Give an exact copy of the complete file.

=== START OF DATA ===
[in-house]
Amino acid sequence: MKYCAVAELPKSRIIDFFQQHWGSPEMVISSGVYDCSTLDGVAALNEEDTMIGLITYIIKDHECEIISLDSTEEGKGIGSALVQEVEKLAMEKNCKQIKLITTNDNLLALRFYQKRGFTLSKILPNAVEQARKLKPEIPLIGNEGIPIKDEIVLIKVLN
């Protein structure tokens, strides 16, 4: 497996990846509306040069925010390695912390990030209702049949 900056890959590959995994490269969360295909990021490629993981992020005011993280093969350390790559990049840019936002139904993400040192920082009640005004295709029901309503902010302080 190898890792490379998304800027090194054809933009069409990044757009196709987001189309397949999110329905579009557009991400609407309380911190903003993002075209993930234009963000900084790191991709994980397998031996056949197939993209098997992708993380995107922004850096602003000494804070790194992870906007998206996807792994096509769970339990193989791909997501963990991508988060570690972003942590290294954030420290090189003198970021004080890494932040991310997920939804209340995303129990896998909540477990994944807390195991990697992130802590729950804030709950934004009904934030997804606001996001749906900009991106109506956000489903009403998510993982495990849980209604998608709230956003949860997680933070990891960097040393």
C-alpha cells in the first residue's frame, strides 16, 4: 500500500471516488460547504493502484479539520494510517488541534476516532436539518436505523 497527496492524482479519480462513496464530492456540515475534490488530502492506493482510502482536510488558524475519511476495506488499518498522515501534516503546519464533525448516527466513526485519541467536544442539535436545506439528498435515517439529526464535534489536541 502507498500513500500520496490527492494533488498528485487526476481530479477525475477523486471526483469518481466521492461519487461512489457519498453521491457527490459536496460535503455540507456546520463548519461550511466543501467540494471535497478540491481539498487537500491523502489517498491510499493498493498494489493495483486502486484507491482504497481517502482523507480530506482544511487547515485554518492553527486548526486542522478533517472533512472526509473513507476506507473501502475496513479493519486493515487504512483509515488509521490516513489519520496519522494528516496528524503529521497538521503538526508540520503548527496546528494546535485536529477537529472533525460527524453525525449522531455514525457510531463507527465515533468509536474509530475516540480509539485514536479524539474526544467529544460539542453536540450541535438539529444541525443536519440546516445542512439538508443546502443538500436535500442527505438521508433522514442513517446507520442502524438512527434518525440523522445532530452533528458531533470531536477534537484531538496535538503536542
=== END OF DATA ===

[in-house]
Amino acid sequence: MKYCAVAELPKSRIIDFFQQHWGSPEMVISSGVYDCSTLDGVAALNEEDTMIGLITYIIKDHECEIISLDSTEEGKGIGSALVQEVEKLAMEKNCKQIKLITTNDNLLALRFYQKRGFTLSKILPNAVEQARKLKPEIPLIGNEGIPIKDEIVLIKVLN
């Protein structure tokens, strides 16, 4: 497996990846509306040069925010390695912390990030209702049949 900056890959590959995994490269969360295909990021490629993981992020005011993280093969350390790559990049840019936002139904993400040192920082009640005004295709029901309503902010302080 190898890792490379998304800027090194054809933009069409990044757009196709987001189309397949999110329905579009557009991400609407309380911190903003993002075209993930234009963000900084790191991709994980397998031996056949197939993209098997992708993380995107922004850096602003000494804070790194992870906007998206996807792994096509769970339990193989791909997501963990991508988060570690972003942590290294954030420290090189003198970021004080890494932040991310997920939804209340995303129990896998909540477990994944807390195991990697992130802590729950804030709950934004009904934030997804606001996001749906900009991106109506956000489903009403998510993982495990849980209604998608709230956003949860997680933070990891960097040393």
C-alpha cells in the first residue's frame, strides 16, 4: 500500500471516488460547504493502484479539520494510517488541534476516532436539518436505523 497527496492524482479519480462513496464530492456540515475534490488530502492506493482510502482536510488558524475519511476495506488499518498522515501534516503546519464533525448516527466513526485519541467536544442539535436545506439528498435515517439529526464535534489536541 502507498500513500500520496490527492494533488498528485487526476481530479477525475477523486471526483469518481466521492461519487461512489457519498453521491457527490459536496460535503455540507456546520463548519461550511466543501467540494471535497478540491481539498487537500491523502489517498491510499493498493498494489493495483486502486484507491482504497481517502482523507480530506482544511487547515485554518492553527486548526486542522478533517472533512472526509473513507476506507473501502475496513479493519486493515487504512483509515488509521490516513489519520496519522494528516496528524503529521497538521503538526508540520503548527496546528494546535485536529477537529472533525460527524453525525449522531455514525457510531463507527465515533468509536474509530475516540480509539485514536479524539474526544467529544460539542453536540450541535438539529444541525443536519440546516445542512439538508443546502443538500436535500442527505438521508433522514442513517446507520442502524438512527434518525440523522445532530452533528458531533470531536477534537484531538496535538503536542